I’ve heard a lot of talk lately about an impending market crash that is coming in the next couple of years. Consequently, I’ve heard a lot of people asking, “What impact will a crash have on me as an investor and/or what can I do in preparation for a crash?”
I can only speak and educate in regard to rental properties because those are all I have working knowledge of. Answers to those same questions may vary for flipping and other types of real estate investments.
In no particular order, I’m going to bring up several different aspects involved with a market crash and address how each may be impacted—and possible ways you can help mitigate risk with each, as applicable.
Here goes! Again, these responses are specific to rental properties. They may also apply to other investment strategies, but you will have to assess that for yourself.
6 Property Factors Associated with a Real Estate Market Crash
1. Property Value
I cannot say this enough—property values only matter if you are buying or selling a property! This would include refinancing as well. But let me say that again—property values only matter if you are buying or selling a property (or refinancing)! The most common thing I heard during our last crash was how many people were freaking out and selling their properties just because. This was more often primary home buyers than investors, but it’s still worth putting out there. People were panicking when their houses went “underwater” and felt more comfortable selling the house in order to—I’m actually not sure what. There were some cases, of course, where people lost their jobs to such a severe degree that financially, they were forced to short sell their house or sell it while it was underwater. This is not the case I’m referring to. I’m referring to the case where people were selling simply out of pre-emptive panic.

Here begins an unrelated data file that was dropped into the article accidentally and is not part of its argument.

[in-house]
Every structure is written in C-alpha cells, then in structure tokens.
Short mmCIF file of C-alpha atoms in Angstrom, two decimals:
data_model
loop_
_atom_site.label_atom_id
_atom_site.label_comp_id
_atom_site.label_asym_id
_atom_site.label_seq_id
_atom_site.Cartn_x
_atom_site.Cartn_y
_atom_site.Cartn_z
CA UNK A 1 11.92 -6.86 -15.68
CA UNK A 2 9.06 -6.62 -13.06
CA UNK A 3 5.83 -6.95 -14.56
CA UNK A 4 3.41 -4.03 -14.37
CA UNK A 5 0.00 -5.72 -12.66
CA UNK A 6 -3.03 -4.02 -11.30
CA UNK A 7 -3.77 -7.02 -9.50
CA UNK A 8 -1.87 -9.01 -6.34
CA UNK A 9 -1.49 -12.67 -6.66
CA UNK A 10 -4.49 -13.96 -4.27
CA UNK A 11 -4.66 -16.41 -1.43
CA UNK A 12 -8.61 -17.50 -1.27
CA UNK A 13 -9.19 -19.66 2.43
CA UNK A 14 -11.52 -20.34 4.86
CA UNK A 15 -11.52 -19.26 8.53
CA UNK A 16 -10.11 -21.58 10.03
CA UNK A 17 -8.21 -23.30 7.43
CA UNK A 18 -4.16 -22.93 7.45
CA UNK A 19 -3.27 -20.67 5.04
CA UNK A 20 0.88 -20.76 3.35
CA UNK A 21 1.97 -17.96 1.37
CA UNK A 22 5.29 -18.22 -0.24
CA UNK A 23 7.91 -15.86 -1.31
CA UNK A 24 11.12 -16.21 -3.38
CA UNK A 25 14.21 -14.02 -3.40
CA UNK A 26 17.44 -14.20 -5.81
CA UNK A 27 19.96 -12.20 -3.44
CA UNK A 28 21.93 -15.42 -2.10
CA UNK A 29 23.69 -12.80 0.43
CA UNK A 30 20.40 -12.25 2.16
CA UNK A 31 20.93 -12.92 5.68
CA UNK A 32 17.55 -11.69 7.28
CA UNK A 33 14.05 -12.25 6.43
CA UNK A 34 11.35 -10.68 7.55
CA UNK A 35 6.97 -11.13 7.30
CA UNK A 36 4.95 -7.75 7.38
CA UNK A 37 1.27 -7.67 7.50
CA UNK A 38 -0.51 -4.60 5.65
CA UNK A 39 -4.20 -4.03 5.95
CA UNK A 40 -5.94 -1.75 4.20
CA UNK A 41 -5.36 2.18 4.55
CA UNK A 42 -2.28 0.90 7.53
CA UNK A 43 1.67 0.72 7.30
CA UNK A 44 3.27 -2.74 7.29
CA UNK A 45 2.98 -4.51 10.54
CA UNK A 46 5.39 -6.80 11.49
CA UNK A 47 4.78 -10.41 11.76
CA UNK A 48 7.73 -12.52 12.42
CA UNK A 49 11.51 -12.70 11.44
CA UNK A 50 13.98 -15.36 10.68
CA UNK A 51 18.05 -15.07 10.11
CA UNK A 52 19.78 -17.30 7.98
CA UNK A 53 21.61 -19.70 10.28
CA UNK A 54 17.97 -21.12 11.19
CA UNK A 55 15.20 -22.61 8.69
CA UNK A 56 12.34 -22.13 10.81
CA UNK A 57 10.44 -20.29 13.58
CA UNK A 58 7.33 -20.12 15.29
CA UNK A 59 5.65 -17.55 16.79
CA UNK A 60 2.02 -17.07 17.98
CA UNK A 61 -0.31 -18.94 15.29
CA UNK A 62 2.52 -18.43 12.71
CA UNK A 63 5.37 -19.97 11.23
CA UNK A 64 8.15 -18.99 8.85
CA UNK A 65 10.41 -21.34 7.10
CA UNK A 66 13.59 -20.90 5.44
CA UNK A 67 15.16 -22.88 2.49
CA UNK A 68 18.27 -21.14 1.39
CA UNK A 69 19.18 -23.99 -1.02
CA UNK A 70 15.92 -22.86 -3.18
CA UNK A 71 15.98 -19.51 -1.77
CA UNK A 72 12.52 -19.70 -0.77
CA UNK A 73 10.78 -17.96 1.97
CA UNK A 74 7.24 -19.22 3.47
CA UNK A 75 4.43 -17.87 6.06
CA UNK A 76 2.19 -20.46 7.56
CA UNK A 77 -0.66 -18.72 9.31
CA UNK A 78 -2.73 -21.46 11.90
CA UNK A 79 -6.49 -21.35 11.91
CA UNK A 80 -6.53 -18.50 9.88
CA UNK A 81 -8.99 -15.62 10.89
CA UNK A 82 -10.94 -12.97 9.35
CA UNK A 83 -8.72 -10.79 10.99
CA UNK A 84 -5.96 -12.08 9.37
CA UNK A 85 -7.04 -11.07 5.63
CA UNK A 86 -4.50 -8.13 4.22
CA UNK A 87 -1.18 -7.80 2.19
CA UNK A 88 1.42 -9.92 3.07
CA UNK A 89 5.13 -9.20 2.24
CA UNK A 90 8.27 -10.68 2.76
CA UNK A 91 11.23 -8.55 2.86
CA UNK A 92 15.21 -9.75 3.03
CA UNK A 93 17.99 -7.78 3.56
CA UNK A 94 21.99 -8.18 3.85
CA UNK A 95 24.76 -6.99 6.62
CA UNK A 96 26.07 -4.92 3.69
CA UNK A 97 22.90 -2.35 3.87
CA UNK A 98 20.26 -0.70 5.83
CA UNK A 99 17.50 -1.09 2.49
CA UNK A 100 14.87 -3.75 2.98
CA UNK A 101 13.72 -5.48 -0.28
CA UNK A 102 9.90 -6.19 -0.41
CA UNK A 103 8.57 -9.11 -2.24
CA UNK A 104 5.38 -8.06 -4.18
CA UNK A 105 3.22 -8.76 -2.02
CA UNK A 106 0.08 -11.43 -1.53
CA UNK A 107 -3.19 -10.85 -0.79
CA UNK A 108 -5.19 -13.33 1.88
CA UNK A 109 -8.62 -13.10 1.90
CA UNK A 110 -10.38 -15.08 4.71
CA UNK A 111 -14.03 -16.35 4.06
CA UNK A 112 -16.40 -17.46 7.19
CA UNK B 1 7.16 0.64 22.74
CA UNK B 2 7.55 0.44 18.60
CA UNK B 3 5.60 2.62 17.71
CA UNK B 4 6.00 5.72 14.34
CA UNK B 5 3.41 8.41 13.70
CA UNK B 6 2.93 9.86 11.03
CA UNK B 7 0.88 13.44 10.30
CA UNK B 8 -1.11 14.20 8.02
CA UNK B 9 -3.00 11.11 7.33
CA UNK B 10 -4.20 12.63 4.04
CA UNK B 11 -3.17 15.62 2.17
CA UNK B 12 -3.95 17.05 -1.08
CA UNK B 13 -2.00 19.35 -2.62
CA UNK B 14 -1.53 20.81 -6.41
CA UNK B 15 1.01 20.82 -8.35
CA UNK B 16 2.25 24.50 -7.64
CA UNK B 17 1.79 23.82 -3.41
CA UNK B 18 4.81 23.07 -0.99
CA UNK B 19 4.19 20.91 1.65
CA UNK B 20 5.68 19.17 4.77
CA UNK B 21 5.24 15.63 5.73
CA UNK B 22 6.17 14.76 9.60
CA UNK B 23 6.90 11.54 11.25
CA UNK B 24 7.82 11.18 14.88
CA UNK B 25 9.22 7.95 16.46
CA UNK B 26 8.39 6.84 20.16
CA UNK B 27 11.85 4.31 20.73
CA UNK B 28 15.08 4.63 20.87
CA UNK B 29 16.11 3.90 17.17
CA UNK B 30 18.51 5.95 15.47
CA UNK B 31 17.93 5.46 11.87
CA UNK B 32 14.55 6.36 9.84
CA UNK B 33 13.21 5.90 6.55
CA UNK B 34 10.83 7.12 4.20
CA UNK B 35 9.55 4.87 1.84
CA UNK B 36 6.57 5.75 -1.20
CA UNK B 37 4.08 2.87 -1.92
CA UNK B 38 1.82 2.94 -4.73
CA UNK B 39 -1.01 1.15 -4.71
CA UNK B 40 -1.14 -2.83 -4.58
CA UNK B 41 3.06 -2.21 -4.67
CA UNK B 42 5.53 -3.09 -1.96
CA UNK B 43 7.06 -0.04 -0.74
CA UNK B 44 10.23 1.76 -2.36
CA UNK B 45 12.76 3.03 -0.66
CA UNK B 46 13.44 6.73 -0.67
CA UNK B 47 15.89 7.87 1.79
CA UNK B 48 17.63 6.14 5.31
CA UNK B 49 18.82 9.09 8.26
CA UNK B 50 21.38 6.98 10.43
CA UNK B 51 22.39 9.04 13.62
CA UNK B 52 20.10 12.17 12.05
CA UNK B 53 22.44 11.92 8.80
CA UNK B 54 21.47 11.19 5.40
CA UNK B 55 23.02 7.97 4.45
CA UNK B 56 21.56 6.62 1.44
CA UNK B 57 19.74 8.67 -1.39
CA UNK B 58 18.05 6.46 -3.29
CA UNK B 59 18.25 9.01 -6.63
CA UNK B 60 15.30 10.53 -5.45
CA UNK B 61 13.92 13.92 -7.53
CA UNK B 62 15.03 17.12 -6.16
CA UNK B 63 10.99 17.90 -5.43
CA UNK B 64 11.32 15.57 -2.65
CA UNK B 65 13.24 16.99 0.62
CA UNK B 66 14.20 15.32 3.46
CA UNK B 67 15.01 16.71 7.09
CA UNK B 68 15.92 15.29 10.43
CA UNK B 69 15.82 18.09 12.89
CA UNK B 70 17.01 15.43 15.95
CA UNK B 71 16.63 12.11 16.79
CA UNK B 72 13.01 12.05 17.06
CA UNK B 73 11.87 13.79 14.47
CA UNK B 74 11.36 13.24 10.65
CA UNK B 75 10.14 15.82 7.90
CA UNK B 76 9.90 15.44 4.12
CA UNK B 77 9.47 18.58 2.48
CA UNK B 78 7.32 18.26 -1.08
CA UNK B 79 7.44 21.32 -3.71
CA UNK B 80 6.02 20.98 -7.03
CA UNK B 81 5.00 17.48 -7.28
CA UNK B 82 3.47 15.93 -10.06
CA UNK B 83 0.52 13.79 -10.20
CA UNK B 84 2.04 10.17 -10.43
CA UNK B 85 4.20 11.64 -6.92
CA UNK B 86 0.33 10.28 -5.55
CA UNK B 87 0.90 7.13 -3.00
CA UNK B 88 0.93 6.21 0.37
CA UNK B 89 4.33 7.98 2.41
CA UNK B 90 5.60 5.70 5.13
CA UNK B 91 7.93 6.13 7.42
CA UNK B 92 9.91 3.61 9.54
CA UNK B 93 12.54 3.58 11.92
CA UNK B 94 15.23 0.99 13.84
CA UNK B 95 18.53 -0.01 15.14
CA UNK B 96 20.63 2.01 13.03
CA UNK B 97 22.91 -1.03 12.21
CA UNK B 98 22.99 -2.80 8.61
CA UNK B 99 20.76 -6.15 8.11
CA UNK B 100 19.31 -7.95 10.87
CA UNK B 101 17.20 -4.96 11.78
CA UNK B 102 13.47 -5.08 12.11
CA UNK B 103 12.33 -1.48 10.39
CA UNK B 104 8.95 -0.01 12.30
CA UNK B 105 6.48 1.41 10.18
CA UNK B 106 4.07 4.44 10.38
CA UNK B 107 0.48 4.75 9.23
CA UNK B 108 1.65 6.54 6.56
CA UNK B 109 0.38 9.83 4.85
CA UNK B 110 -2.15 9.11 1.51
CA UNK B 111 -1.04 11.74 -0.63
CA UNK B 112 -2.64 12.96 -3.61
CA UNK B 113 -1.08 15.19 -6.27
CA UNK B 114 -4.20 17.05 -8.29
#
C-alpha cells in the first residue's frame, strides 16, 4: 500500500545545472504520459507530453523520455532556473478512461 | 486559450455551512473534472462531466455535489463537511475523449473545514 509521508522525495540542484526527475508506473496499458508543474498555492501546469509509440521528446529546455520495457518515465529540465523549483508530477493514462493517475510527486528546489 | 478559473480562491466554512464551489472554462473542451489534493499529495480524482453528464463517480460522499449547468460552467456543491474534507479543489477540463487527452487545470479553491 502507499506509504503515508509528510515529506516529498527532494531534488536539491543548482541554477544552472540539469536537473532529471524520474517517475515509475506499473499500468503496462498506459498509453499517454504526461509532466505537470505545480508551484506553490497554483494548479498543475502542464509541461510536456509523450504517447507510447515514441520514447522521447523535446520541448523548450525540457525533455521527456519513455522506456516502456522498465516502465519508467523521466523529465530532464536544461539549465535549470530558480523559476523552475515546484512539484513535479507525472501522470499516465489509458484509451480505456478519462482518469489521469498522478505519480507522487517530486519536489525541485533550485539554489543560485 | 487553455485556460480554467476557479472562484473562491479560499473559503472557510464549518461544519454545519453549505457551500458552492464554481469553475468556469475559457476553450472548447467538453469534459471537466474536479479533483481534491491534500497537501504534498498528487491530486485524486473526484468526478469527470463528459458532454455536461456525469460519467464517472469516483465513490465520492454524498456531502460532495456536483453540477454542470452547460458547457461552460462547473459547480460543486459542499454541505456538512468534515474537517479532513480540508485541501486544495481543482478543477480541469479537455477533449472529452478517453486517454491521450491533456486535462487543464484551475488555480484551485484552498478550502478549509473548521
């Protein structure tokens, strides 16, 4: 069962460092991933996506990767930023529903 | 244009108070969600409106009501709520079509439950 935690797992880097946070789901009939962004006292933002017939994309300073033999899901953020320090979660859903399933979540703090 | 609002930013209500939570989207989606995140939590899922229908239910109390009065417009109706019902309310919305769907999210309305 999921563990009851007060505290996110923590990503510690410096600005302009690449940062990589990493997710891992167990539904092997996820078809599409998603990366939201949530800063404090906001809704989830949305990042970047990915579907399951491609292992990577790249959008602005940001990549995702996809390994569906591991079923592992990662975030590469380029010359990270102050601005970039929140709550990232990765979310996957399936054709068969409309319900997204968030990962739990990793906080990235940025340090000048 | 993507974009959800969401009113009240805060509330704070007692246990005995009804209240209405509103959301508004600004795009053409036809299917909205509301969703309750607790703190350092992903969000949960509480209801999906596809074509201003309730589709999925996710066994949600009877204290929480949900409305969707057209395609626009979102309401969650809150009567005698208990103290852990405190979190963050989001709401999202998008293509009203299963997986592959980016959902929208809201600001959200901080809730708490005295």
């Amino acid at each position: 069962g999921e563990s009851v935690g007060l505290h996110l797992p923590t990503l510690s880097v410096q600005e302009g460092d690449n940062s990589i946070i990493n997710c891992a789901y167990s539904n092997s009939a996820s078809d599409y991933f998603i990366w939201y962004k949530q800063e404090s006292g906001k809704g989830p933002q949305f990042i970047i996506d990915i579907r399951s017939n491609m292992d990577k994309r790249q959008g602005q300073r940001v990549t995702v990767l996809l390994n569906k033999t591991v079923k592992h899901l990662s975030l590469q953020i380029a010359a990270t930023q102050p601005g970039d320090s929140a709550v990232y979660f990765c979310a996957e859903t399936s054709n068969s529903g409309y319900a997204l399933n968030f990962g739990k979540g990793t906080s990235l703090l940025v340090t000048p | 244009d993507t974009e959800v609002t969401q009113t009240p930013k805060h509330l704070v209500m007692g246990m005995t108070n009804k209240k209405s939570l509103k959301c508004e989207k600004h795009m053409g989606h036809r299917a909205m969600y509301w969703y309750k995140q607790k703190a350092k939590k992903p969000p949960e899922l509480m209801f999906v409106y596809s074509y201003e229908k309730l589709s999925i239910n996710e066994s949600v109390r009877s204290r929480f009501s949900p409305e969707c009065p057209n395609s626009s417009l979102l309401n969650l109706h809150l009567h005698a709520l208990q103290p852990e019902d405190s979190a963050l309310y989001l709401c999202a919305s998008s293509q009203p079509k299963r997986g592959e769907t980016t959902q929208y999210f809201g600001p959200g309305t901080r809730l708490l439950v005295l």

I feel like I should say this, again, one more time—property values only matter if you are buying or selling a property! Since buying a property isn’t so much of a threat, I can focus primarily on the owning and selling aspect. If you own a property and the market crashes, the crashed value of your property does not matter unless you try to sell or refinance the property. So, an easy solution would to not sell or refinance your property during a crash. There are a couple factors that I will get to in a minute that can affect whether or not you might be forced to sell your property, but outside of those, just know that there really is way less reason to worry about the value of your property than most people seem to think. First step—don’t panic.
2. Debt and Loans
Just as I say “don’t panic,” people immediately think of leveraging and panic. Leverage is quite often the major player in the panic game during a crash. Being leveraged means you have a loan, likely a mortgage, on the property. Unfortunately, loan payment requirements don’t stop or change with the market, so it makes sense that this is a primary source of panic because regardless of anything on your property, you owe the bank (or whoever) money every month. If you don’t pay it, you can lose the property. Whereas if you own a property outright, meaning you don’t owe a bank or anyone a loan payment every month, you may have a lot more room to maneuver without major financial implications.